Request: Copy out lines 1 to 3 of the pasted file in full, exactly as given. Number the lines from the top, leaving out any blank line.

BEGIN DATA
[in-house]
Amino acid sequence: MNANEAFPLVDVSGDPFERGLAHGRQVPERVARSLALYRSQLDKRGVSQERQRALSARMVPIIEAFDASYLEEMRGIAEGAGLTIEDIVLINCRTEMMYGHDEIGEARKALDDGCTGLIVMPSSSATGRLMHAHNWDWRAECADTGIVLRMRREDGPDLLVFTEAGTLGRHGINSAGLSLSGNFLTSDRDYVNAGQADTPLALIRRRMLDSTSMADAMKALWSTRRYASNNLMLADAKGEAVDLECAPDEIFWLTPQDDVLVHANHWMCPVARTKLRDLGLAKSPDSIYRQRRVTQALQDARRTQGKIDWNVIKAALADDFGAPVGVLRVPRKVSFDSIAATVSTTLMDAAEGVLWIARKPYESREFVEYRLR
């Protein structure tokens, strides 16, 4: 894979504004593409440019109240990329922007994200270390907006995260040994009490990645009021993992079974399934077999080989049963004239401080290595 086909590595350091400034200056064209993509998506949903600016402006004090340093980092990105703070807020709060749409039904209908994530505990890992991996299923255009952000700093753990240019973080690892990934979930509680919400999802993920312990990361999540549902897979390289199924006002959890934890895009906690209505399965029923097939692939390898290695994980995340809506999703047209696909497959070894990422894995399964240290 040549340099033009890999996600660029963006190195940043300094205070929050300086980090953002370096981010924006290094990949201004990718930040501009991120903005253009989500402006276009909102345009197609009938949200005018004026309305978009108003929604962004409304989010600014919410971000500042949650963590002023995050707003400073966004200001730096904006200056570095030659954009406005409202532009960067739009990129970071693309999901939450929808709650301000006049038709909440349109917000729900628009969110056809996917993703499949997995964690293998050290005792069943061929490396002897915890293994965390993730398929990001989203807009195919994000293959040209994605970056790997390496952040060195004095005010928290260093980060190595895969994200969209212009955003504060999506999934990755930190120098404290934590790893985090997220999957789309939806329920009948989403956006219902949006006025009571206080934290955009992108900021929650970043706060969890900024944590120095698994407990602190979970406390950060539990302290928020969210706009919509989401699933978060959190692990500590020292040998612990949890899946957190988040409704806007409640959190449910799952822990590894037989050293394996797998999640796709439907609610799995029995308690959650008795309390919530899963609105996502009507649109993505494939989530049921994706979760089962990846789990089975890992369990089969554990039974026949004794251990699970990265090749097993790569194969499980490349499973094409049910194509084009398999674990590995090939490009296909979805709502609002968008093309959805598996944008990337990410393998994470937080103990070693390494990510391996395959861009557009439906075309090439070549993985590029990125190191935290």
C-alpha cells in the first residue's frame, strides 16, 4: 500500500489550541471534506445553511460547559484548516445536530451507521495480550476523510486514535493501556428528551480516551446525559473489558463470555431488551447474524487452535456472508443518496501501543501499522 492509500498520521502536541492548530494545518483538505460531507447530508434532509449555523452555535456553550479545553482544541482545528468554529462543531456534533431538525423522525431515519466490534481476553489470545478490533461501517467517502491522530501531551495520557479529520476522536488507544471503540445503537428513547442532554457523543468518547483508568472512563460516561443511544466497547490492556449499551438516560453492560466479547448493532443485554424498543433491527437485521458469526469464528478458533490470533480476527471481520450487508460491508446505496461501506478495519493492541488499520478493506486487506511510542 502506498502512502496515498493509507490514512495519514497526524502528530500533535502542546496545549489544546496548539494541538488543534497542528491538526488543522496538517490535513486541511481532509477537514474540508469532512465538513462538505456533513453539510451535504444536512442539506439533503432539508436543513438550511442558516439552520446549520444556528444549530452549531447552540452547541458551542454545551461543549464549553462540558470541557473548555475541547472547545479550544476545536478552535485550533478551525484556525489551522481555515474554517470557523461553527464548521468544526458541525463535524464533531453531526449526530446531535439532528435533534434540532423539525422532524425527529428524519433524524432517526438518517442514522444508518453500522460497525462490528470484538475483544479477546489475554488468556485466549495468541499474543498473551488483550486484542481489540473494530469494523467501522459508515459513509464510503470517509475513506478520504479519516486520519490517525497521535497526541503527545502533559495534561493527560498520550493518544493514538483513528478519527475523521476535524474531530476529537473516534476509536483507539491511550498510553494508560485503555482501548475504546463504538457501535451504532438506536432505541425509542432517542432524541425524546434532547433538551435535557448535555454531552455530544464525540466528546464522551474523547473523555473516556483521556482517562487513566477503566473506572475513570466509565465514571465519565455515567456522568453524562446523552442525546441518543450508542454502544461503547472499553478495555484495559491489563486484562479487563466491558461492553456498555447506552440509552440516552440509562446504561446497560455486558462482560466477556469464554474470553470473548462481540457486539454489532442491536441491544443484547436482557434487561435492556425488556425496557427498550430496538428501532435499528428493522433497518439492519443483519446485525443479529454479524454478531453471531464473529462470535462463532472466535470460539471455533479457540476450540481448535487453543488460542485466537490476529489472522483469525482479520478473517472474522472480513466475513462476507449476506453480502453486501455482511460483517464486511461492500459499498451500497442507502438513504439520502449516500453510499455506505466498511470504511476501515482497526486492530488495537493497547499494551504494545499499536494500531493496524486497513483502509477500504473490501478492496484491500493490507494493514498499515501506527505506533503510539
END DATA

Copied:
[in-house]
Amino acid sequence: MNANEAFPLVDVSGDPFERGLAHGRQVPERVARSLALYRSQLDKRGVSQERQRALSARMVPIIEAFDASYLEEMRGIAEGAGLTIEDIVLINCRTEMMYGHDEIGEARKALDDGCTGLIVMPSSSATGRLMHAHNWDWRAECADTGIVLRMRREDGPDLLVFTEAGTLGRHGINSAGLSLSGNFLTSDRDYVNAGQADTPLALIRRRMLDSTSMADAMKALWSTRRYASNNLMLADAKGEAVDLECAPDEIFWLTPQDDVLVHANHWMCPVARTKLRDLGLAKSPDSIYRQRRVTQALQDARRTQGKIDWNVIKAALADDFGAPVGVLRVPRKVSFDSIAATVSTTLMDAAEGVLWIARKPYESREFVEYRLR
């Protein structure tokens, strides 16, 4: 894979504004593409440019109240990329922007994200270390907006995260040994009490990645009021993992079974399934077999080989049963004239401080290595 086909590595350091400034200056064209993509998506949903600016402006004090340093980092990105703070807020709060749409039904209908994530505990890992991996299923255009952000700093753990240019973080690892990934979930509680919400999802993920312990990361999540549902897979390289199924006002959890934890895009906690209505399965029923097939692939390898290695994980995340809506999703047209696909497959070894990422894995399964240290 040549340099033009890999996600660029963006190195940043300094205070929050300086980090953002370096981010924006290094990949201004990718930040501009991120903005253009989500402006276009909102345009197609009938949200005018004026309305978009108003929604962004409304989010600014919410971000500042949650963590002023995050707003400073966004200001730096904006200056570095030659954009406005409202532009960067739009990129970071693309999901939450929808709650301000006049038709909440349109917000729900628009969110056809996917993703499949997995964690293998050290005792069943061929490396002897915890293994965390993730398929990001989203807009195919994000293959040209994605970056790997390496952040060195004095005010928290260093980060190595895969994200969209212009955003504060999506999934990755930190120098404290934590790893985090997220999957789309939806329920009948989403956006219902949006006025009571206080934290955009992108900021929650970043706060969890900024944590120095698994407990602190979970406390950060539990302290928020969210706009919509989401699933978060959190692990500590020292040998612990949890899946957190988040409704806007409640959190449910799952822990590894037989050293394996797998999640796709439907609610799995029995308690959650008795309390919530899963609105996502009507649109993505494939989530049921994706979760089962990846789990089975890992369990089969554990039974026949004794251990699970990265090749097993790569194969499980490349499973094409049910194509084009398999674990590995090939490009296909979805709502609002968008093309959805598996944008990337990410393998994470937080103990070693390494990510391996395959861009557009439906075309090439070549993985590029990125190191935290």